Las Vegas outlaws camping or sleeping on downtown streets as protesters decry the citys war on the poor – USA TODAY



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LAS VEGAS – A proposed ordinance that would criminalize camping or sleeping on the streets of downtown is fueling a large protest inside City Hall.

Protesters flooded City Council chambers on Wednesday with signs reading “Poverty is not crime” and “Eat the rich.”

Others led chants of disapproval aimed at Mayor Carolyn Goodman and council members: “Housing not handcuffs! Housing not handcuffs! … Hey hey, ho ho — the war on the poor has got to go!”

A line of people waiting to comment on the ordinance wrapped around the chambers. Before the first comment, Goodman warned the crowd that anyone speaking out in the audience risked getting kicked out of the meeting.

“You can’t hear me if you keep screaming,” Goodman said, but yelling continued in the crowd. “Excuse me, let’s try to have some manners.”

A history of harsh tactics 

If the ordinance is passed, camping or sleeping in public areas when beds are open at homeless shelters will be considered a misdemeanor.

Read the full ordinance here: 

The proposed ordinance represents another chapter in the city’s decades-long effort to sweep homeless people off the streets of downtown – a campaign that has included some of the country’s harshest tactics.

The City Council criminalized food handouts to people in public, closed parks and outlawed naps within 500 feet of feces – a blunder that was later repealed. The former mayor – Carolyn Goodman’s husband, the flamboyant mob attorney Oscar Goodman –  even proposed moving the homeless to an abandoned prison 30 miles away.

Opposition at the microphone

On Wednesday, Las Vegas residents and homeless struggling to survive on the streets stepped up to the microphone and rejected the proposed law.

If there’s money to build stadiums in Southern Nevada, there’s money to help people without roofs over their heads, said George Allen, a homeless man working in the home care industry,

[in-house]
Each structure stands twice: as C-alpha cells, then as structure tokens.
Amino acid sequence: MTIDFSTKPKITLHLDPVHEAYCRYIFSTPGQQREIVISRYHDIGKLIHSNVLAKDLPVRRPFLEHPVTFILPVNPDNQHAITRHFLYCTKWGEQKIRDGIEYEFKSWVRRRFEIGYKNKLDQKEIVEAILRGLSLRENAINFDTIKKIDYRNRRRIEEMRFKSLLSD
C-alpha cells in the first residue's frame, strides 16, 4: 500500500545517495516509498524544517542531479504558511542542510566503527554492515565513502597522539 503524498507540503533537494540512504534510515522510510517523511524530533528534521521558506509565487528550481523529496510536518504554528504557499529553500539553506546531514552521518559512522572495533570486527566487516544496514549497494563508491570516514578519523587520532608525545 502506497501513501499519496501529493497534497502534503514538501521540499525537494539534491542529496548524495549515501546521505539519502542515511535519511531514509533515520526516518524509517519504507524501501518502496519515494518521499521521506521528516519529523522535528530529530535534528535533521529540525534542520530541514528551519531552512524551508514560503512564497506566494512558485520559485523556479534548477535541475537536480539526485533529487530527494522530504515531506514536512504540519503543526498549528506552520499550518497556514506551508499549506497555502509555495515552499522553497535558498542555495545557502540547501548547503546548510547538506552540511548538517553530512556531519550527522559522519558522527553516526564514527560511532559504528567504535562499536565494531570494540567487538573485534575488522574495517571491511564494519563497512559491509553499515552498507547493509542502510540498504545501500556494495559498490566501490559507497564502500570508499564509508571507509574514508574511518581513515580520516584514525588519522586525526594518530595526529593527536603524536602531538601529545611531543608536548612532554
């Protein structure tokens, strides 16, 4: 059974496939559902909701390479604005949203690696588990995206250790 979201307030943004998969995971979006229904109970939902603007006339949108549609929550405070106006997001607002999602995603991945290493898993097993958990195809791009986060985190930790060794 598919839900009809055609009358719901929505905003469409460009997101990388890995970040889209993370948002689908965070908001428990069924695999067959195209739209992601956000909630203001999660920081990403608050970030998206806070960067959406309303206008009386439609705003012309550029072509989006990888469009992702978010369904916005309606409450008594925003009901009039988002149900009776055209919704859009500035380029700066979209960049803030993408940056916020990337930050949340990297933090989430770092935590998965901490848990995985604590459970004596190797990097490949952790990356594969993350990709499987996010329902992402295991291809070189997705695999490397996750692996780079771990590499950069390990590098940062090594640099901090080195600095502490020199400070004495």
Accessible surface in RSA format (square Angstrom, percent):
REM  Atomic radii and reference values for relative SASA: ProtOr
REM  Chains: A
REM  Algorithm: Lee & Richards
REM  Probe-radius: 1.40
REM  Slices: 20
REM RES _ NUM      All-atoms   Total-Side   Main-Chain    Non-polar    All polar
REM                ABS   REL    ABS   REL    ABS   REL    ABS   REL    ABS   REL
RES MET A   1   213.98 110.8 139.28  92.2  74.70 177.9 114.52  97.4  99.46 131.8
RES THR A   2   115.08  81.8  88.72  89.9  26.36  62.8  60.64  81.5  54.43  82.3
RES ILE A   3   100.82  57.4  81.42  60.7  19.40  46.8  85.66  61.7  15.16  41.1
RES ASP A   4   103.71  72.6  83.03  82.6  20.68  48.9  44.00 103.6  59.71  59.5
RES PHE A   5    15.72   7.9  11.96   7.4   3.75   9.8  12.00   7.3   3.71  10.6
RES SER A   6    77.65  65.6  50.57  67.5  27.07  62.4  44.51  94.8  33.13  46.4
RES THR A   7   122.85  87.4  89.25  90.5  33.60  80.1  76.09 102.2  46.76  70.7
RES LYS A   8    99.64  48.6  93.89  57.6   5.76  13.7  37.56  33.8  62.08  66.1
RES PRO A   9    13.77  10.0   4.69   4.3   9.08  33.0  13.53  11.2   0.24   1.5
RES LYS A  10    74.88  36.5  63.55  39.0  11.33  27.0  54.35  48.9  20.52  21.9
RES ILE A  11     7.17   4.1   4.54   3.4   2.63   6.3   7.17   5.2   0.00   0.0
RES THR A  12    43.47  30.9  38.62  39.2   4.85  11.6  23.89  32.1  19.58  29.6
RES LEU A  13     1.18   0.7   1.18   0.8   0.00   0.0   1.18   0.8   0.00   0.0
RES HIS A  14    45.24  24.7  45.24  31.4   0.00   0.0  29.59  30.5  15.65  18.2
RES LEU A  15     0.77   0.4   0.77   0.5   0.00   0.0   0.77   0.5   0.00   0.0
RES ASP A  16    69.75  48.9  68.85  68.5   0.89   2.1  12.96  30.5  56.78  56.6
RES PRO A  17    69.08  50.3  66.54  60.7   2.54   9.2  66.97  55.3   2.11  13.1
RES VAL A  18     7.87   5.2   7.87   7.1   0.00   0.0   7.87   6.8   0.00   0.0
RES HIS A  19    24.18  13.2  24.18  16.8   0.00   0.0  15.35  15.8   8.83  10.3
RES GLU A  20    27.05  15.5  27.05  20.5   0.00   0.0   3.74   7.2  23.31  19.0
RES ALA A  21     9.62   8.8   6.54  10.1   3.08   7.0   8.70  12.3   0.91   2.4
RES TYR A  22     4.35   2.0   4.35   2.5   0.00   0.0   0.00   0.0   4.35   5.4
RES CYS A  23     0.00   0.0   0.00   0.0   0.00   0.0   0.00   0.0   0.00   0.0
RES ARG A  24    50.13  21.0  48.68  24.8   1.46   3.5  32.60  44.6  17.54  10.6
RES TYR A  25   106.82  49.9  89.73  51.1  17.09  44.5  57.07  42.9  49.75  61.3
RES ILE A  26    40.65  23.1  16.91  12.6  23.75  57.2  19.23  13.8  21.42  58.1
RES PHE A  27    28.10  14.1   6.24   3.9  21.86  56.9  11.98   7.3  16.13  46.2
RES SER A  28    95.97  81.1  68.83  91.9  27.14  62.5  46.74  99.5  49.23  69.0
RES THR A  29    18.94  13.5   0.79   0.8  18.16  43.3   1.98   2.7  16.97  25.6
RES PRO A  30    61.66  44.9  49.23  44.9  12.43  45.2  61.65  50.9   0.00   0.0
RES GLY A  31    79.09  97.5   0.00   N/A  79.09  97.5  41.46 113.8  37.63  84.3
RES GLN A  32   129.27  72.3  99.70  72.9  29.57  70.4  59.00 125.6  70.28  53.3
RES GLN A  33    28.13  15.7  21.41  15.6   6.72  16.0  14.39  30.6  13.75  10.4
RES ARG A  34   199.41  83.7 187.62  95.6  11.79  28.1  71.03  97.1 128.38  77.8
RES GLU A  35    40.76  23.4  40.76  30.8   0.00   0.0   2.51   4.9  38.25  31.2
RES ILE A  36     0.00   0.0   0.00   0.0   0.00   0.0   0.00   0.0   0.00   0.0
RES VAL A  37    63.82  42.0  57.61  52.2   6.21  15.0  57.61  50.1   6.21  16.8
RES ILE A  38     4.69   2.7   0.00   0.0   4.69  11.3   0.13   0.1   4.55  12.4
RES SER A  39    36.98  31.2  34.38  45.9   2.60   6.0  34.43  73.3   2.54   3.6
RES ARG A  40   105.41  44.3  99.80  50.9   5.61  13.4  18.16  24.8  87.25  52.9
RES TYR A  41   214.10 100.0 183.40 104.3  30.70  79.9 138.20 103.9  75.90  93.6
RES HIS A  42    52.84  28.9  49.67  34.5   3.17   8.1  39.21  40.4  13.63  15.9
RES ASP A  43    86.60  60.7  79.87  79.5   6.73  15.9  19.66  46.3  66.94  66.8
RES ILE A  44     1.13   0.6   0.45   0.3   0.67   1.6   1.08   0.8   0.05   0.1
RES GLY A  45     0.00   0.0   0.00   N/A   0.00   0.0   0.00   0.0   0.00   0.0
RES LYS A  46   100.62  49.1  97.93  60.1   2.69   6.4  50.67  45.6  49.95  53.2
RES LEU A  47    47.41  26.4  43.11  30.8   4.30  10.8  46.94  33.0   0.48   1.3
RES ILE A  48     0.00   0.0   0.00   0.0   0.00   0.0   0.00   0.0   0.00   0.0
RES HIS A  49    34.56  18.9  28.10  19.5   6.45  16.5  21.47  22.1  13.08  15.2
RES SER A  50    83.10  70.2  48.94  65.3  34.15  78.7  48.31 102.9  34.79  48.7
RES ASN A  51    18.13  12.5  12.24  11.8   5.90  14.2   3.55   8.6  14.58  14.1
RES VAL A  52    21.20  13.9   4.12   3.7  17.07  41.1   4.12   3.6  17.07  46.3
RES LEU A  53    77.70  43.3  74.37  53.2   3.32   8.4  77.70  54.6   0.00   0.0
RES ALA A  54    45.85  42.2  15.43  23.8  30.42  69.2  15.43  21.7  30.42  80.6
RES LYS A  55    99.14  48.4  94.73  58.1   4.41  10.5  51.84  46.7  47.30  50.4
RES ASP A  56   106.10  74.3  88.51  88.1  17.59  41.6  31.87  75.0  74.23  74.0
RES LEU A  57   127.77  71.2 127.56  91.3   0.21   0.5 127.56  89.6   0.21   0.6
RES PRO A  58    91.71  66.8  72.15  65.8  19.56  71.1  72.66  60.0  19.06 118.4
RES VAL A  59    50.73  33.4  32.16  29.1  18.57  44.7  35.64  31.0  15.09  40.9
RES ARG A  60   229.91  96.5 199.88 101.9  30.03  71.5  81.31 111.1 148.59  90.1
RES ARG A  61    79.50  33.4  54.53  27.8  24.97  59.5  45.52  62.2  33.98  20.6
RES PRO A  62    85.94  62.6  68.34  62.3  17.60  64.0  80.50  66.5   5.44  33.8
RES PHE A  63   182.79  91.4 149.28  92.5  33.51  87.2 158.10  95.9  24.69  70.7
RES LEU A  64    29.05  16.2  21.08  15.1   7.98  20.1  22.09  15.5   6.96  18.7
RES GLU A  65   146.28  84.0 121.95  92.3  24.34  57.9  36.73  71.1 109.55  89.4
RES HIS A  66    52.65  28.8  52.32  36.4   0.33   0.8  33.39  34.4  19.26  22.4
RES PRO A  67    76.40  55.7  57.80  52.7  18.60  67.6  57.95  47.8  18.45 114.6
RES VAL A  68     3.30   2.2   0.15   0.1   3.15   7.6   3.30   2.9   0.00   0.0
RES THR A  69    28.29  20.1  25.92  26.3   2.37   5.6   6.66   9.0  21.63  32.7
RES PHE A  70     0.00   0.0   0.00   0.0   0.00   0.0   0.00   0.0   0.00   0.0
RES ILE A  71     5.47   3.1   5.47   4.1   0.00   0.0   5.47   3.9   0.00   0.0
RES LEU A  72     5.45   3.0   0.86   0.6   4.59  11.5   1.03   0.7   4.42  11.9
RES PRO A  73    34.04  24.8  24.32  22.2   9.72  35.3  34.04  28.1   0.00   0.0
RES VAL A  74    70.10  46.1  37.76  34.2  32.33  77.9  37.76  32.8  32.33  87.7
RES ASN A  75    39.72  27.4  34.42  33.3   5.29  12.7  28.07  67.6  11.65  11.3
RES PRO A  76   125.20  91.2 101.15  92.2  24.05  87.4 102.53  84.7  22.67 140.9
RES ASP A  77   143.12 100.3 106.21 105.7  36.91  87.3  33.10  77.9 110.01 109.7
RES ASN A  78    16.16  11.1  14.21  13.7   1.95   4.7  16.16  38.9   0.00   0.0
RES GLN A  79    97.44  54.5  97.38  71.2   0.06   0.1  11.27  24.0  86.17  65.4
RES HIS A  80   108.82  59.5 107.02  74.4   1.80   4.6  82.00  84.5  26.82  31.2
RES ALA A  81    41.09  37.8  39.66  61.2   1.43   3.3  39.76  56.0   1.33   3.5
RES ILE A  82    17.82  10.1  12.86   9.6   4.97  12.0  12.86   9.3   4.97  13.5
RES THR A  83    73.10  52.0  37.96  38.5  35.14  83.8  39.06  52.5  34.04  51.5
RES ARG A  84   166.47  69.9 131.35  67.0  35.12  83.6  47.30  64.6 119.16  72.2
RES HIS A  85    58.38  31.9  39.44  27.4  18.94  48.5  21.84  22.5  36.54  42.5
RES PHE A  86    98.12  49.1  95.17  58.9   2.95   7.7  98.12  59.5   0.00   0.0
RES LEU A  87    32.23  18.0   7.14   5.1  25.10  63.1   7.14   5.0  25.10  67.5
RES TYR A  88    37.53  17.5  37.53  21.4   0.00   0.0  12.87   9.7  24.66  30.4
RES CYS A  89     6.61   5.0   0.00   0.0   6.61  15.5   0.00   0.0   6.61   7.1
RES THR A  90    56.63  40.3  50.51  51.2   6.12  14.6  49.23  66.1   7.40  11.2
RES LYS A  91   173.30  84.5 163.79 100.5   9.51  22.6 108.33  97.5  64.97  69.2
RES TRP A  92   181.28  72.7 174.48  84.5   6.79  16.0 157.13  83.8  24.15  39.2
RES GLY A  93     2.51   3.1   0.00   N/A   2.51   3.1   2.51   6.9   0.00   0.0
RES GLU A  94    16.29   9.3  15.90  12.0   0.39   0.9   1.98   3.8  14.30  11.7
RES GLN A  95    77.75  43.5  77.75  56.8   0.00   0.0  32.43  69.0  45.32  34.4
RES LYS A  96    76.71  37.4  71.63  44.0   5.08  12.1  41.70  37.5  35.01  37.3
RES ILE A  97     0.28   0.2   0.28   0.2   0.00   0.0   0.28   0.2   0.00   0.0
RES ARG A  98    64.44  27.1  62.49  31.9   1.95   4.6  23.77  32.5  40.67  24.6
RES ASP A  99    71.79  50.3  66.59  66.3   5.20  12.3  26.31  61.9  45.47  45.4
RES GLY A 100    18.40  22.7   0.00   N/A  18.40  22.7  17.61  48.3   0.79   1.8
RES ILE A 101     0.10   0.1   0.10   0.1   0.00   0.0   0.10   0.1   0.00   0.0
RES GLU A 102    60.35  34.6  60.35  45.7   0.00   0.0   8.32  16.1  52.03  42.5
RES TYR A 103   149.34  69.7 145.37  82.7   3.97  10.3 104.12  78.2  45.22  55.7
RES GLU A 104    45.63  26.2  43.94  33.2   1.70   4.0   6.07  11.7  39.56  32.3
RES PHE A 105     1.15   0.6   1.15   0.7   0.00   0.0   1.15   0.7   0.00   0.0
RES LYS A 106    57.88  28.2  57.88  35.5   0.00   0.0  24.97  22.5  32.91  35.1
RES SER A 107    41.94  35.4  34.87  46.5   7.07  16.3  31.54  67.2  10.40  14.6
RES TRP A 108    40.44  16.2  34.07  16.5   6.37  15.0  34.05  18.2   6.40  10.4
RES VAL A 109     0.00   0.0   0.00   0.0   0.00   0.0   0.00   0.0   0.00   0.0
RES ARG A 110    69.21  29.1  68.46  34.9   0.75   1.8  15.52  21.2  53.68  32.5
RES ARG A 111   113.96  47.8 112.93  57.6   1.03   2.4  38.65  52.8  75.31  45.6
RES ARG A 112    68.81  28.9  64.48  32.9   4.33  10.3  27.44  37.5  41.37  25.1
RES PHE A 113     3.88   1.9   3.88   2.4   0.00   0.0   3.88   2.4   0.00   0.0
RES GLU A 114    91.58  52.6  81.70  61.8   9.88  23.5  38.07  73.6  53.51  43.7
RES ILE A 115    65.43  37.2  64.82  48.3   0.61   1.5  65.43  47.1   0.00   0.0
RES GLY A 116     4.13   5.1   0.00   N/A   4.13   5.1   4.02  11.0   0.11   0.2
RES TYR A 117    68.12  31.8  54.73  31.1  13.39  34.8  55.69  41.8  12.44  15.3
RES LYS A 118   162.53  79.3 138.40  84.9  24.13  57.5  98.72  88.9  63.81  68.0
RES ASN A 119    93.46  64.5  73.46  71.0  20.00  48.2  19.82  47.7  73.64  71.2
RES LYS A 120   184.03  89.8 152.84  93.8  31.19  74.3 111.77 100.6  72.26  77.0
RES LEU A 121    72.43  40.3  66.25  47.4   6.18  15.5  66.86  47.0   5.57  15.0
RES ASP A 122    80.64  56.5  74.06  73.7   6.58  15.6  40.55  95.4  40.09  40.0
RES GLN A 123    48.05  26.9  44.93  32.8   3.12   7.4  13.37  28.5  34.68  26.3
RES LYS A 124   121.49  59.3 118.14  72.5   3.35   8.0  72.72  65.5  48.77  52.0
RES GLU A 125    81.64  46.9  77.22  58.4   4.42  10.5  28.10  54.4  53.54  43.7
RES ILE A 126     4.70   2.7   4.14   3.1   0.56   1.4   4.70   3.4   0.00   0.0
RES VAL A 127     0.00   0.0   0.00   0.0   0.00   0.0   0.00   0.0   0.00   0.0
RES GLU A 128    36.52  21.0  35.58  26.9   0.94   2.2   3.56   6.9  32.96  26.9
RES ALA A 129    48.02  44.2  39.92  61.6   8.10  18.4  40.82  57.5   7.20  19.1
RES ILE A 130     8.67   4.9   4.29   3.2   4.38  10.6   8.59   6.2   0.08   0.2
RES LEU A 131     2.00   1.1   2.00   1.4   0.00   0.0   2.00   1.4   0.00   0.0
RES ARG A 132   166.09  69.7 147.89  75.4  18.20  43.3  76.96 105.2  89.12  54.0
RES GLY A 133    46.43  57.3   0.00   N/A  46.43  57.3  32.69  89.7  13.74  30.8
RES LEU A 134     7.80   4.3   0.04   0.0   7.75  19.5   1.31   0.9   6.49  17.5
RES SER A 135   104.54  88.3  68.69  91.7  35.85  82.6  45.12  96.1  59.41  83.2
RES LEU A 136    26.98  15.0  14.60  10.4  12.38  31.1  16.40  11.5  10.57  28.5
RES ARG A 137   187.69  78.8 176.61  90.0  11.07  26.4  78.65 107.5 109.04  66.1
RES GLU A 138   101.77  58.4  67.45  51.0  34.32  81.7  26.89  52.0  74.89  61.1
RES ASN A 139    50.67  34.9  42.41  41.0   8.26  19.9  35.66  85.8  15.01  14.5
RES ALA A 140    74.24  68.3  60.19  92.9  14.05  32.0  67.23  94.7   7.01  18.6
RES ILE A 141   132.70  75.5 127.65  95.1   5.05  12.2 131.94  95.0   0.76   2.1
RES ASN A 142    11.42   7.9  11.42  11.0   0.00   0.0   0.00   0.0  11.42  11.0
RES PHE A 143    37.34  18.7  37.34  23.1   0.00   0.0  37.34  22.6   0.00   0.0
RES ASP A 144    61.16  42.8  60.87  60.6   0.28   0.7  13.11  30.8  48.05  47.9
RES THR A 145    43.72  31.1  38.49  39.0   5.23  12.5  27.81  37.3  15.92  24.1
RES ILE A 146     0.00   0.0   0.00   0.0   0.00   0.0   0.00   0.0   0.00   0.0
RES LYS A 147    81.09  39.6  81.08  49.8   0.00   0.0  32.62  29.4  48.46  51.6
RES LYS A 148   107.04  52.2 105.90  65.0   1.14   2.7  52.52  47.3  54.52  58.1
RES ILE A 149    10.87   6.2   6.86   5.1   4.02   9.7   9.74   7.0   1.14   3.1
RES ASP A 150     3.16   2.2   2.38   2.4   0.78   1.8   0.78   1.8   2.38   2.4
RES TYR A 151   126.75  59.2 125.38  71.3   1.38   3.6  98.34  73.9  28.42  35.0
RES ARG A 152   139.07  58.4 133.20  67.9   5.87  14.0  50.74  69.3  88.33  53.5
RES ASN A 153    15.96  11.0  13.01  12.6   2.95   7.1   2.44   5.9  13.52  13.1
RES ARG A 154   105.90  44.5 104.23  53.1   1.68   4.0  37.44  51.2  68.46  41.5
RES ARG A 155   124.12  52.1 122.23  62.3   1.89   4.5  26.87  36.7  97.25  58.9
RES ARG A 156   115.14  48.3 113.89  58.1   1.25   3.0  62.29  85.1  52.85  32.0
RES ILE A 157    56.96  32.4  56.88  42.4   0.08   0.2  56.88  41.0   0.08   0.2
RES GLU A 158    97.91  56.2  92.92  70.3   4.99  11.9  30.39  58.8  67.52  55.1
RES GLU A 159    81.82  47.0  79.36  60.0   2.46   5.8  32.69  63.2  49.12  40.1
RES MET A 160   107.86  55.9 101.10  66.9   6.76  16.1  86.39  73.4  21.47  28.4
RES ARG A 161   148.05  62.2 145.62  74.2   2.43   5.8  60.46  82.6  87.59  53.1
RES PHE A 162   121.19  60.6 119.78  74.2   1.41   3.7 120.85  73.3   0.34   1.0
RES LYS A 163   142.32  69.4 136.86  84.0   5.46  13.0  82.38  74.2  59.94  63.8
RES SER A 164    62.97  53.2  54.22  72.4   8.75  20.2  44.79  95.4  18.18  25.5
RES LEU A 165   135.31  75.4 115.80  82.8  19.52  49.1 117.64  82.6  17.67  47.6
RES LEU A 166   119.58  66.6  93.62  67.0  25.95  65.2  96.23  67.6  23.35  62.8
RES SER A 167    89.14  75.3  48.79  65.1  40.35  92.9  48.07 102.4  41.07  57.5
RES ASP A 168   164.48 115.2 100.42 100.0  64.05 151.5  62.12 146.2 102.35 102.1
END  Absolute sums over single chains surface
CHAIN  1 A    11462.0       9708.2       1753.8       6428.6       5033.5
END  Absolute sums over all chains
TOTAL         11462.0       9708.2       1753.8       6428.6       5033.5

“We need to be able to work together,” he said. “We need to find a way.” 

Stretch Sanders, president of All Shades United, called the City Council “lousy” and alleged the mayor is out to feed herself – not “feeding the block.”

The ordinance “is a total camouflage for doing nothing,” said Las Vegas attorney Gerald Gillock. His office is in the 400 block of South 4th Street, where he encounters the homeless on the streets every day. “It doesn’t require the city to do one single thing.”

Protesters in the crowd peppered the public comment portion of the meeting with outbursts of jeers and cheers.

Goodman asked security to escort a man and a woman out of the chambers. 

“Death to the bourgeoisie,” the man yelled, raising a red protest sign in the air. “Remove me!” 

As of noon, the City Council had not voted on the ordinance.

Homeless ordinance enters politics

Several Democratic presidential candidates have weaved the ordinance into their campaigns – a strategy that has drawn criticism from GOP leaders.

“Democrat candidates for President opposing the ordinance the Las Vegas City Council is voting on today are advocating for the homeless to continue suffering on our streets,” said Nevada Republican Party Chairman Michael J. McDonald in a statement. “Their pandering has also exposed them for the hypocrites they truly are.”

The GOP backlash follows opposition of the ordinance from former Vice President Joe Biden, Sens. Elizabeth Warren, Bernie Sanders, Kamala Harris and Cory Booker, former Housing and Urban Development Secretary Julian Castro and businessman Tom Steyer.

This is a developing story. Check for updates. 

Contributing: The Associated Press.

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Ed Komenda writes about Las Vegas for the Reno Gazette Journal and USA Today Network. Do you care about democracy? Then support local journalism by subscribing to the Reno Gazette Journal right here

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